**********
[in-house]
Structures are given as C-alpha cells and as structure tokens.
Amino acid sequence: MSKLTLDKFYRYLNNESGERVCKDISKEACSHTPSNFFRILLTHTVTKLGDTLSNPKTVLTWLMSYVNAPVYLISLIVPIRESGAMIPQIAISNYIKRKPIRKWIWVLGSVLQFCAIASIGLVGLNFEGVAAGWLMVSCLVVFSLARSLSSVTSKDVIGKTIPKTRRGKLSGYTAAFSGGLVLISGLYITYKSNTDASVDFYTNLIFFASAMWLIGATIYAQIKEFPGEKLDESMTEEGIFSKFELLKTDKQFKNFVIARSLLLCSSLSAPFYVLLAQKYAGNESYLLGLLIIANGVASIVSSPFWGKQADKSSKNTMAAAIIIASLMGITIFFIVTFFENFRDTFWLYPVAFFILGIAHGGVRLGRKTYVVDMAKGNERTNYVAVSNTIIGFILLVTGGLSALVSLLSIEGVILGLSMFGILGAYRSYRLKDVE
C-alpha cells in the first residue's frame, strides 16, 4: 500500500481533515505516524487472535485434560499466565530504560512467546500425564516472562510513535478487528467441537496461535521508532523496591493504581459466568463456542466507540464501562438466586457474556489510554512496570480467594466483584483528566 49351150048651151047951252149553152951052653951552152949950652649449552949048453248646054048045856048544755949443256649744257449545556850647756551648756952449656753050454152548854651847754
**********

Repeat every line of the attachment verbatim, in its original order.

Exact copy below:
[in-house]
Structures are given as C-alpha cells and as structure tokens.
Amino acid sequence: MSKLTLDKFYRYLNNESGERVCKDISKEACSHTPSNFFRILLTHTVTKLGDTLSNPKTVLTWLMSYVNAPVYLISLIVPIRESGAMIPQIAISNYIKRKPIRKWIWVLGSVLQFCAIASIGLVGLNFEGVAAGWLMVSCLVVFSLARSLSSVTSKDVIGKTIPKTRRGKLSGYTAAFSGGLVLISGLYITYKSNTDASVDFYTNLIFFASAMWLIGATIYAQIKEFPGEKLDESMTEEGIFSKFELLKTDKQFKNFVIARSLLLCSSLSAPFYVLLAQKYAGNESYLLGLLIIANGVASIVSSPFWGKQADKSSKNTMAAAIIIASLMGITIFFIVTFFENFRDTFWLYPVAFFILGIAHGGVRLGRKTYVVDMAKGNERTNYVAVSNTIIGFILLVTGGLSALVSLLSIEGVILGLSMFGILGAYRSYRLKDVE
C-alpha cells in the first residue's frame, strides 16, 4: 500500500481533515505516524487472535485434560499466565530504560512467546500425564516472562510513535478487528467441537496461535521508532523496591493504581459466568463456542466507540464501562438466586457474556489510554512496570480467594466483584483528566 49351150048651151047951252149553152951052653951552152949950652649449552949048453248646054048045856048544755949443256649744257449545556850647756551648756952449656753050454152548854651847754